Most people don't know what to make of this discovery yet
San Dimas, CA (PRWEB) November 1, 2006
A red wine pill may add years to the human healthspan. In his latest book, health journalist Bill Sardi says resveratrol pills may help maintain a sharp mind and motor skills (balance and coordination) even into very old age.
Mankind had better do something fast, says health journalist Bill Sardi. "Humans are living longer and unless they can find a way to slow down aging, society will be overwhelmed by a population of immobile and senile seniors," he says.
The maladies of modern man, obesity, diabetes, strokes, heart disease, cancer and senility can largely be avoided by adherence to a limited calorie diet. But few humans have the willpower to deprive themselves of food. However, the discovery that a red wine molecule mimics the health benefits of a limited-calorie diet may be one of the greatest discoveries of all time, says Sardi, author of The Red Wine Pill.
Modern medicine has yet to develop a medicine better than red wine. Yet the drawbacks of alcohol have kept doctors from recommending wine to their patients. So the advent of a red wine pill looms as one of the biggest developments in healthcare.
According to a recent article published in the New York Times, Dr. Richard A. Miller, a pathologist at the University of Michigan, a pill that mimics the effects of calorie restriction might increase human life span to about 112-140 years.
The New York Times article goes on to cite a report by the Rand Corporation, that such a pill would be among the most cost-effective breakthroughs possible in medicine, providing Americans more healthy years at less expense than new cancer vaccines or stroke treatments.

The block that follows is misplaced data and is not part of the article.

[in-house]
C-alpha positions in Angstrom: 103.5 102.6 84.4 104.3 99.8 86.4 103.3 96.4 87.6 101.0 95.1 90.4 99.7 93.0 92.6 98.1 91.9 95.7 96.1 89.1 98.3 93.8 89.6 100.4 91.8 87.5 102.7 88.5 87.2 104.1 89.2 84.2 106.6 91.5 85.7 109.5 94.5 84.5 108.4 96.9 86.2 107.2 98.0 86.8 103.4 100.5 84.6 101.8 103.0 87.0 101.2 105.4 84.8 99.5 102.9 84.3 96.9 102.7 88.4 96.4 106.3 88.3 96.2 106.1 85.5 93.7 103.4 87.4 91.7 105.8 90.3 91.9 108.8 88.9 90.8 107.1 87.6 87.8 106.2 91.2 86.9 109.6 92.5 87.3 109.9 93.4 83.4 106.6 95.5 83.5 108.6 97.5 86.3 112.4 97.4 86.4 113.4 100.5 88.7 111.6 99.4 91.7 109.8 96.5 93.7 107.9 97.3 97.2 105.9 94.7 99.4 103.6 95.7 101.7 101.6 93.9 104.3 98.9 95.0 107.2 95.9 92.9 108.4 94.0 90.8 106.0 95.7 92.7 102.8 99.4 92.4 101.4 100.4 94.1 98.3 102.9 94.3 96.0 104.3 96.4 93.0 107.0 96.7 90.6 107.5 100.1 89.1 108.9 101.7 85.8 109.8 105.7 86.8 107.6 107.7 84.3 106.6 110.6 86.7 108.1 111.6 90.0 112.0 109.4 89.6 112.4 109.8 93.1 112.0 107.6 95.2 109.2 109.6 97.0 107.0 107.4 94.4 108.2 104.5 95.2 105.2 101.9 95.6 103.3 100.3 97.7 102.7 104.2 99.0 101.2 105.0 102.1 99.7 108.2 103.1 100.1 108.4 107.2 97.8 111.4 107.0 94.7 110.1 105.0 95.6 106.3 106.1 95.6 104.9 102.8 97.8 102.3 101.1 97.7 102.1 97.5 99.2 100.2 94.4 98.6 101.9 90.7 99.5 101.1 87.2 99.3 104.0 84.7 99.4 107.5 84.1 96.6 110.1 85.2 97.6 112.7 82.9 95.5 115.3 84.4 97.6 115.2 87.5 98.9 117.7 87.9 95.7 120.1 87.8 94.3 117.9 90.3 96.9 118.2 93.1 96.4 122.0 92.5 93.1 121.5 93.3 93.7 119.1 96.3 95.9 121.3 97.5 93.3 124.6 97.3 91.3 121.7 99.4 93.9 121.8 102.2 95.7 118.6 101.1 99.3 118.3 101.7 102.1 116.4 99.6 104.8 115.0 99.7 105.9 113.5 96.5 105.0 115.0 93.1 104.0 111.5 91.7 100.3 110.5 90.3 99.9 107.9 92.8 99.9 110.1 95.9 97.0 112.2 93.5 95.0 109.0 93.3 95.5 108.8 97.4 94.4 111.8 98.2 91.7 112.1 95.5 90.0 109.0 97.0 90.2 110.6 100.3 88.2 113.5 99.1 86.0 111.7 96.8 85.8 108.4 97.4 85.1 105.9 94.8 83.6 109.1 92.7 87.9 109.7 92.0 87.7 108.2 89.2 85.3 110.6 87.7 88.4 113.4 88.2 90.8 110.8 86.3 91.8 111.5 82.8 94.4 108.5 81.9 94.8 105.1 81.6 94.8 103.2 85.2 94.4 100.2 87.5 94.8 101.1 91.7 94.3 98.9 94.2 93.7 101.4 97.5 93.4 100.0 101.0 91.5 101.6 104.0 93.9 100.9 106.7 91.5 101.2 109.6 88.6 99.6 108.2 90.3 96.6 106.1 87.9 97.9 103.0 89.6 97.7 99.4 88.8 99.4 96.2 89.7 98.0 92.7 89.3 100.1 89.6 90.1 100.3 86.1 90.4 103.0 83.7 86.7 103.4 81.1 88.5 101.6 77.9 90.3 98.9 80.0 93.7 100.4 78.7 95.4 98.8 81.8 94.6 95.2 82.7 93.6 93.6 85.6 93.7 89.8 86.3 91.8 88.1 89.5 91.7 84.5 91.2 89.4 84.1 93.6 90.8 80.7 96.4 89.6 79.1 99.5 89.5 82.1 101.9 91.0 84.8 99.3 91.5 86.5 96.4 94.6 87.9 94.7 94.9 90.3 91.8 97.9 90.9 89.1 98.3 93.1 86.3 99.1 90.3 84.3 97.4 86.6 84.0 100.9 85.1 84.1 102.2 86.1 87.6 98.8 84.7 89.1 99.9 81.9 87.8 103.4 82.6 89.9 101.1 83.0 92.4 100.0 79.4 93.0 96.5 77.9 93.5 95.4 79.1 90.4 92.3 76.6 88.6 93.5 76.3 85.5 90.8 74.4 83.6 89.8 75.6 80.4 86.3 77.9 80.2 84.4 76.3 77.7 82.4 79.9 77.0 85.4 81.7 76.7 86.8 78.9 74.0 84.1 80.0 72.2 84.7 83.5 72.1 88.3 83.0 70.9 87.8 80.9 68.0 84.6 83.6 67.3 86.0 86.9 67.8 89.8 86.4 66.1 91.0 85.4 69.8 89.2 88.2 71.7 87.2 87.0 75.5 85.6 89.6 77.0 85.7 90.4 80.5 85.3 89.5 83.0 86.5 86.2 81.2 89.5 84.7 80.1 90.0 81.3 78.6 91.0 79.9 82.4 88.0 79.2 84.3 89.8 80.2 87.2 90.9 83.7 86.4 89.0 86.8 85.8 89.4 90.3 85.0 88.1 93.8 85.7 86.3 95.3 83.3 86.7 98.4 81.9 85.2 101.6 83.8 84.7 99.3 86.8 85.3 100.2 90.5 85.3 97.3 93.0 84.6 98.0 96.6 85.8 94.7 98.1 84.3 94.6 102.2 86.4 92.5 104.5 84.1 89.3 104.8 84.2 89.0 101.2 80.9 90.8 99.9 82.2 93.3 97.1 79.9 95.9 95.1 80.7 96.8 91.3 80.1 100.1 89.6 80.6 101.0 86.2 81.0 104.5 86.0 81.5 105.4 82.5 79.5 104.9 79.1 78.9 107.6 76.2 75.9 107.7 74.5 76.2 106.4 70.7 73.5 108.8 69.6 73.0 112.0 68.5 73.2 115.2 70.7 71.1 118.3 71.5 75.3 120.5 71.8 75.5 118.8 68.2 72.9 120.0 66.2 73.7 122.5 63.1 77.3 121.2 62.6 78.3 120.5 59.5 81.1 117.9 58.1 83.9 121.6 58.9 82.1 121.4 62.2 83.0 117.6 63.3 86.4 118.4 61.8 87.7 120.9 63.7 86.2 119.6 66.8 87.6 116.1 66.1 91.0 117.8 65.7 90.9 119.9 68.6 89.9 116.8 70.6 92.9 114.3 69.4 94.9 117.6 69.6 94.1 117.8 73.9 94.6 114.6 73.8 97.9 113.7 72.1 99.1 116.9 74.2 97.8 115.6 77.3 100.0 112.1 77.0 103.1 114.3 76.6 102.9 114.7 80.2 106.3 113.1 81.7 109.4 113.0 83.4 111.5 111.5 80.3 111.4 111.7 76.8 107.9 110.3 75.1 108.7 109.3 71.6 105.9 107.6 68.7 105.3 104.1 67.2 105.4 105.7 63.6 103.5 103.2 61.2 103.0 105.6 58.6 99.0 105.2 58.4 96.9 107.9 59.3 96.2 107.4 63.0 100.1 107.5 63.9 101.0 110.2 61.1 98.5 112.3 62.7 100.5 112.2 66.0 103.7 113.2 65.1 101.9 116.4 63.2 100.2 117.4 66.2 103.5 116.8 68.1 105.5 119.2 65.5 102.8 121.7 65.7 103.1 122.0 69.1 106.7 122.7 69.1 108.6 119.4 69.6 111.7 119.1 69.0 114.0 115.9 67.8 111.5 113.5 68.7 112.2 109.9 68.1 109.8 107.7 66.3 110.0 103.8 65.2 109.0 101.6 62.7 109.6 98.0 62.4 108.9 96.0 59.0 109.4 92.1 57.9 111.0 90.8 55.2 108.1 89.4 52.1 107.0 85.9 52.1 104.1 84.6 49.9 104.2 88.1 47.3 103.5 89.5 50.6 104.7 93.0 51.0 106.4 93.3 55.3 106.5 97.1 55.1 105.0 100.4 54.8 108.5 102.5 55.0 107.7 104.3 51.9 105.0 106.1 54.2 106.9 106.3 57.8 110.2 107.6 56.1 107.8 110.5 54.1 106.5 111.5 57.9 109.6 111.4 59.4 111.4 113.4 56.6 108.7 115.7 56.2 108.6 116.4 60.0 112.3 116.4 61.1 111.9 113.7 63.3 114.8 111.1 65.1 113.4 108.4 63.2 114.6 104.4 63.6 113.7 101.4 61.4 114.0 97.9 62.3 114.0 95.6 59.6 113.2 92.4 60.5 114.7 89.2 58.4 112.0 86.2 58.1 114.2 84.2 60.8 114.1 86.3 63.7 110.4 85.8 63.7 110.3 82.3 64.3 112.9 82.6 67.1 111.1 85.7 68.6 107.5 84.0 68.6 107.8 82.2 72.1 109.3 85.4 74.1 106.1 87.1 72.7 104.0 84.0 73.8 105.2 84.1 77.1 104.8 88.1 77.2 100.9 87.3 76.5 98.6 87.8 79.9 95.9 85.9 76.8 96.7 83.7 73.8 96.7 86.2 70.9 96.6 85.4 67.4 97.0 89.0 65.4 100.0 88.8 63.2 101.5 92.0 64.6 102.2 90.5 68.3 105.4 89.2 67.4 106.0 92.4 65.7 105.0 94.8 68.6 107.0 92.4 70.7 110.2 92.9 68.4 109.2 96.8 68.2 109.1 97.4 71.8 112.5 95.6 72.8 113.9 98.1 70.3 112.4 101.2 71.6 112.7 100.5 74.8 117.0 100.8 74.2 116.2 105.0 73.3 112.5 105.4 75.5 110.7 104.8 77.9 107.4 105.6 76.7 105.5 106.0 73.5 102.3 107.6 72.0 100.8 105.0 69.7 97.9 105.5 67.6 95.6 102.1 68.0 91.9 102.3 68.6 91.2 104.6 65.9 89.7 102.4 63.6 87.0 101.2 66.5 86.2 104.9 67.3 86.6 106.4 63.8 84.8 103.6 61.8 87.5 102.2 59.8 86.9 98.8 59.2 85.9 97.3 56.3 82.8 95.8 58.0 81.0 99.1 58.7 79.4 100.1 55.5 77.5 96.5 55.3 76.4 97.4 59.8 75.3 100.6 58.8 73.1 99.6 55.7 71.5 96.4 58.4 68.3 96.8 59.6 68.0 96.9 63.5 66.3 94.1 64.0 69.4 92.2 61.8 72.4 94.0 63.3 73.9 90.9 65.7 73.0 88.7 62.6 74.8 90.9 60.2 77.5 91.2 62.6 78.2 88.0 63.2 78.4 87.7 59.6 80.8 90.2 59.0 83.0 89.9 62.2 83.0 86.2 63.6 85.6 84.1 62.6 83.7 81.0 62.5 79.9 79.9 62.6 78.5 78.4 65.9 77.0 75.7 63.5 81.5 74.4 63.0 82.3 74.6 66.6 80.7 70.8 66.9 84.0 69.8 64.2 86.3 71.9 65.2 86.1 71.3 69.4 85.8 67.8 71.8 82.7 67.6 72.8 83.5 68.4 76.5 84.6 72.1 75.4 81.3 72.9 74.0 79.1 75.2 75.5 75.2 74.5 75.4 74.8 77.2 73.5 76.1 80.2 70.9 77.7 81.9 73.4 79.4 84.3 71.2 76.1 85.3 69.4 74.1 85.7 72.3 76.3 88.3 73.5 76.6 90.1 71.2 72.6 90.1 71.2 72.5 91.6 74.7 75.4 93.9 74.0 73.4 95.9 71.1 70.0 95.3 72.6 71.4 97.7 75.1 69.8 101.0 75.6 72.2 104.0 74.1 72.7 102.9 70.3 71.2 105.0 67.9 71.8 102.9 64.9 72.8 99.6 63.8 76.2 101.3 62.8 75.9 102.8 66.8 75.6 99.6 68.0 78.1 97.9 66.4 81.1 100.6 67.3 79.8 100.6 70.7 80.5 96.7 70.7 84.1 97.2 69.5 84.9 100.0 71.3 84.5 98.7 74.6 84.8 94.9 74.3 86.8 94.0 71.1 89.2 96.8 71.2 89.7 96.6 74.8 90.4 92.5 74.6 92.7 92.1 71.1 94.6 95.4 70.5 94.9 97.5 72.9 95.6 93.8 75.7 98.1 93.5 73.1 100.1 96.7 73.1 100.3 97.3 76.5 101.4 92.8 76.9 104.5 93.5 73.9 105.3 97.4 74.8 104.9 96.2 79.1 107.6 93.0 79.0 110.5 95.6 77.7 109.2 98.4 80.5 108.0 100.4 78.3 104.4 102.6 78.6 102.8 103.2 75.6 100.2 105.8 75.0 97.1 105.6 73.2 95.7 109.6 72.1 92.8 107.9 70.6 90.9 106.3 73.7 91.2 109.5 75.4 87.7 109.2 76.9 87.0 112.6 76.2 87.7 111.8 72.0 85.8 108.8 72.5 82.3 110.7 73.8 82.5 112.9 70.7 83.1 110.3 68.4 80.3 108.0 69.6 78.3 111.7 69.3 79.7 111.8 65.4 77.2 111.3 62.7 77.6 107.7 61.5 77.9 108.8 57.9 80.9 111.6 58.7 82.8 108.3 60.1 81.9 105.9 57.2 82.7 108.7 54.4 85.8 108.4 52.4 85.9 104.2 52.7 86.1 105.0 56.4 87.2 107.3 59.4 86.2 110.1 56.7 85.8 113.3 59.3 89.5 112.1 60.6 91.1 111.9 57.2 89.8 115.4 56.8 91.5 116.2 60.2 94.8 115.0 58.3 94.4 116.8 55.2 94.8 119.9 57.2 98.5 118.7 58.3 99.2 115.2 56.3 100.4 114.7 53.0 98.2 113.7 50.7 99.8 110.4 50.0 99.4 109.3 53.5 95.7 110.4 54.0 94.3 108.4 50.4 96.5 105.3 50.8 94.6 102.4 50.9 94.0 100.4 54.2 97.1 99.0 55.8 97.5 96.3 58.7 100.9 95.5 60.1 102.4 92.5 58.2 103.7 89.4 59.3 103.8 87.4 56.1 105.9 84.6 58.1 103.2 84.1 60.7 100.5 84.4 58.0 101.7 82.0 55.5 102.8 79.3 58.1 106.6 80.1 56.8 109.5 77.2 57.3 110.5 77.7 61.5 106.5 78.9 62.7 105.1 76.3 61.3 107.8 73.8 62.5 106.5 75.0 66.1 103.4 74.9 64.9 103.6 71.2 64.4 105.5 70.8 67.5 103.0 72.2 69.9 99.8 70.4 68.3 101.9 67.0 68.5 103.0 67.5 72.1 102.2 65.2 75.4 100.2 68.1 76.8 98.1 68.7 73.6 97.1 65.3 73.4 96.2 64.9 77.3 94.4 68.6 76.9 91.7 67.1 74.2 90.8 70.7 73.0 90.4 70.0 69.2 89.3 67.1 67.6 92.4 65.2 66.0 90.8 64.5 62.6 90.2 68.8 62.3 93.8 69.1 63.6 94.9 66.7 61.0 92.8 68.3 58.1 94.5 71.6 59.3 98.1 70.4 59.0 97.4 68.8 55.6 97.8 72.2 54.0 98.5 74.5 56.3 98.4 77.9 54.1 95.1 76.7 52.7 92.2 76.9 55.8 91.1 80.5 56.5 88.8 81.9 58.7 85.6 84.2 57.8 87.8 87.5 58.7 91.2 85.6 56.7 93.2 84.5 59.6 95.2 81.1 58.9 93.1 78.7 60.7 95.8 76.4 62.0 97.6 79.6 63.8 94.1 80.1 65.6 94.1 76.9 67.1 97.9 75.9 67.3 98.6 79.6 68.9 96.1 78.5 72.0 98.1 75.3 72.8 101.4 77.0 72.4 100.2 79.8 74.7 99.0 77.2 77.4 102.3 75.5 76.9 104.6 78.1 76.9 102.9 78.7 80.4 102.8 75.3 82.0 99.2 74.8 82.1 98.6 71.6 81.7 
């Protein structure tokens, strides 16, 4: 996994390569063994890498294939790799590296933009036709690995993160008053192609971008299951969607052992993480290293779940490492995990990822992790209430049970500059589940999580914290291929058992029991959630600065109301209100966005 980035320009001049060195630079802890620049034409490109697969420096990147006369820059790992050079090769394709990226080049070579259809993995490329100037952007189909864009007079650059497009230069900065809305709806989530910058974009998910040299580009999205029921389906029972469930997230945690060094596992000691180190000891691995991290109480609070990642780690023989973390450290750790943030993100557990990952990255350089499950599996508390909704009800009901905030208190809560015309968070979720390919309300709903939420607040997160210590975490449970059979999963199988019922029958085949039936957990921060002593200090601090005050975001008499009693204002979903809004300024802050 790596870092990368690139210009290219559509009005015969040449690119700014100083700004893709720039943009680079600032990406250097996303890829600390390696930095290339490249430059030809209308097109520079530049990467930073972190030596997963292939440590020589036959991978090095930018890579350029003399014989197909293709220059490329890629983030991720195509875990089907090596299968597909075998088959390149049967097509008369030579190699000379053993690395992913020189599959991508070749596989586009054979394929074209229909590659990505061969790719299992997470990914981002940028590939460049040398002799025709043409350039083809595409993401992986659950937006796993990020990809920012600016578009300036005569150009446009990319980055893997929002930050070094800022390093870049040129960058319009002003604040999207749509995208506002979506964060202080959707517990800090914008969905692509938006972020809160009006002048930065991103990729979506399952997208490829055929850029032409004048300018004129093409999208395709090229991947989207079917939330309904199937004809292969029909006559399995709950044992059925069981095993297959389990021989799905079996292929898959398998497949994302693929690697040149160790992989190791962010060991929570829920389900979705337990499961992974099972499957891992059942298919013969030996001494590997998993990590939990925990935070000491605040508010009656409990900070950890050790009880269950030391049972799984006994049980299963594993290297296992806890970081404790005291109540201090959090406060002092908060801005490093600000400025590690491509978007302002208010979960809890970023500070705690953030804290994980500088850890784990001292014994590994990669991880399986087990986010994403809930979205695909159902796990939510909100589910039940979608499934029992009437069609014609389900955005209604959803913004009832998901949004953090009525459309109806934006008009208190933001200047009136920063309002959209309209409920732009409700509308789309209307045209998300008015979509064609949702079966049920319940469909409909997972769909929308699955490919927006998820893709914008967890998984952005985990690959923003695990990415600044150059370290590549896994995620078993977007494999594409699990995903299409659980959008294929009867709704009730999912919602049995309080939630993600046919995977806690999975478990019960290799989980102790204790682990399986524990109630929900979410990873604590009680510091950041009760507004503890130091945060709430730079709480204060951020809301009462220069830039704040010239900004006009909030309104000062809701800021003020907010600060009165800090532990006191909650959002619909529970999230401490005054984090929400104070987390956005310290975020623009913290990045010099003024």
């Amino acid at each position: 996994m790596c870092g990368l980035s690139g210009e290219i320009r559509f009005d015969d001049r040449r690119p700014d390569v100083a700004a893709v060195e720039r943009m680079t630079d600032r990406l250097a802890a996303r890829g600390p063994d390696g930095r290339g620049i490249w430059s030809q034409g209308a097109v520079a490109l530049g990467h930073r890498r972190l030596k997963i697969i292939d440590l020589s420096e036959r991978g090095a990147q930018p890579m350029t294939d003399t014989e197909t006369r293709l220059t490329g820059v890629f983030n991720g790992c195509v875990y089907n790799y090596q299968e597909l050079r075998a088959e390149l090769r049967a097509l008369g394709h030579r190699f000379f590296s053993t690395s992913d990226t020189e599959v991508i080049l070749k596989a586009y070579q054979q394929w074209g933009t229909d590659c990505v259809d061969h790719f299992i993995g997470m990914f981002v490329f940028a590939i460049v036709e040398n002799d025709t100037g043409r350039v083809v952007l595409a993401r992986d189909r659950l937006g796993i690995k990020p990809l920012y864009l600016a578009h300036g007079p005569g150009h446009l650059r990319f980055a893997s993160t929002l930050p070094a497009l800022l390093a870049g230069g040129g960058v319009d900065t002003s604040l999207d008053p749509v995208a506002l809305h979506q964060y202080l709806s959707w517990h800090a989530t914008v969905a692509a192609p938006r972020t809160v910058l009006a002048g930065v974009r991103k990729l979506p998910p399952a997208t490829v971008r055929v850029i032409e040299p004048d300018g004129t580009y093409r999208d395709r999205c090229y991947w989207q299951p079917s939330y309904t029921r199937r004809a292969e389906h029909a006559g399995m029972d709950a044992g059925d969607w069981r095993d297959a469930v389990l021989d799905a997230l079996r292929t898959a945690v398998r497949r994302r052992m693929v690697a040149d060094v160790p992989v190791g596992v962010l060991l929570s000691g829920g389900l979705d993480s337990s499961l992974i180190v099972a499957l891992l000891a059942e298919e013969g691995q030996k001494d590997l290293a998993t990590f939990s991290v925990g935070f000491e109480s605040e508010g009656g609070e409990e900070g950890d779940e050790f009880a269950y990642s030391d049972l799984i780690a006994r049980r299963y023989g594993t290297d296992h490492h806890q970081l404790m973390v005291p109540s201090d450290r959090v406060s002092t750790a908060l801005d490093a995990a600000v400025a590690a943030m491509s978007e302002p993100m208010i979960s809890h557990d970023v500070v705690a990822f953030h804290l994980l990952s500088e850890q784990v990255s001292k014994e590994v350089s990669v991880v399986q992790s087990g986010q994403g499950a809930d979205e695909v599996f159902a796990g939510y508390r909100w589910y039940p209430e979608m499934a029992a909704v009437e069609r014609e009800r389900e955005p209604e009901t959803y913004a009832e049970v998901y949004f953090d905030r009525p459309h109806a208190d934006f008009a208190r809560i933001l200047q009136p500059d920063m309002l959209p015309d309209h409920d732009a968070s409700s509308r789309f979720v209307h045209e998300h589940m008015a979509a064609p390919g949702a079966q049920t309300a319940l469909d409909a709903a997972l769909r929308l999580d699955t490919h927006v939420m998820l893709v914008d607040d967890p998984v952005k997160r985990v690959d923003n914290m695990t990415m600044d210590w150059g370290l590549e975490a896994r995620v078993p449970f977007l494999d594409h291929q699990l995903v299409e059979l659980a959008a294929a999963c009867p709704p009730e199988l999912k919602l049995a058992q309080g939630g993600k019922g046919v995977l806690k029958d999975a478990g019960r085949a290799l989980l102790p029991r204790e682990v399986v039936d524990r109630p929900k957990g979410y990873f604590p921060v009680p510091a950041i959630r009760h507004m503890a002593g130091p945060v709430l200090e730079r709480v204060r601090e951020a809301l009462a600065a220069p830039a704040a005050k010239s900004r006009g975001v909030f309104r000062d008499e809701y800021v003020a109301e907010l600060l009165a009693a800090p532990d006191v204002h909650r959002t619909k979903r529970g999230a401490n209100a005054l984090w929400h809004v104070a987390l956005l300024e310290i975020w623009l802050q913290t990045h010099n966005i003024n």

But Sardi says the prospect of a life-prolonging pill has arrived unexpectedly. "Most people don't know what to make of this discovery yet," he said. Sardi says the primary reason why adults haven't adopted red wine pills into their daily health regimens is because they want to hear that such a pill increases the quality as well as the quantity of life.
In his book, Sardi points to Jean Calment, the oldest woman to have lived in modern times (122 years), who was a wine drinker and rode a bicycle at the age of 100 and had a sharp mind (she was able to tell jokes) at the age of 115.
"Given that one in four Americans over age 80 are in nursing homes, and others suffer physical and mental debilitation, the promises of a red wine pill should be welcome news," says Sardi, who played a role in developing such a pill.
Sardi says the health benefits of red wine are now largely attributed to resveratrol, a small molecule that has been shown to activate the Sirtuin 1 DNA repair "survival" gene. "The benefits of wine drinking are only found among moderate drinkers," says Sardi, who quotes an old saying: "At the third cup, wine drinks the man."
In his book, Sardi cites the discovery of a population of middle-aged Italian immigrant men, living in Roseto, Pennsylvania in the 1960s-1970s, who were virtually free from heart attacks. At the time there was no explanation for this. Upon review, it was found these Italian men were importing their beloved red wine from Italy and drinking three glasses a day. "We now know why these men lived such healthy lives," says Sardi.
The book The Red Wine Pill is available at http://www.naturalhealthlibrarian.com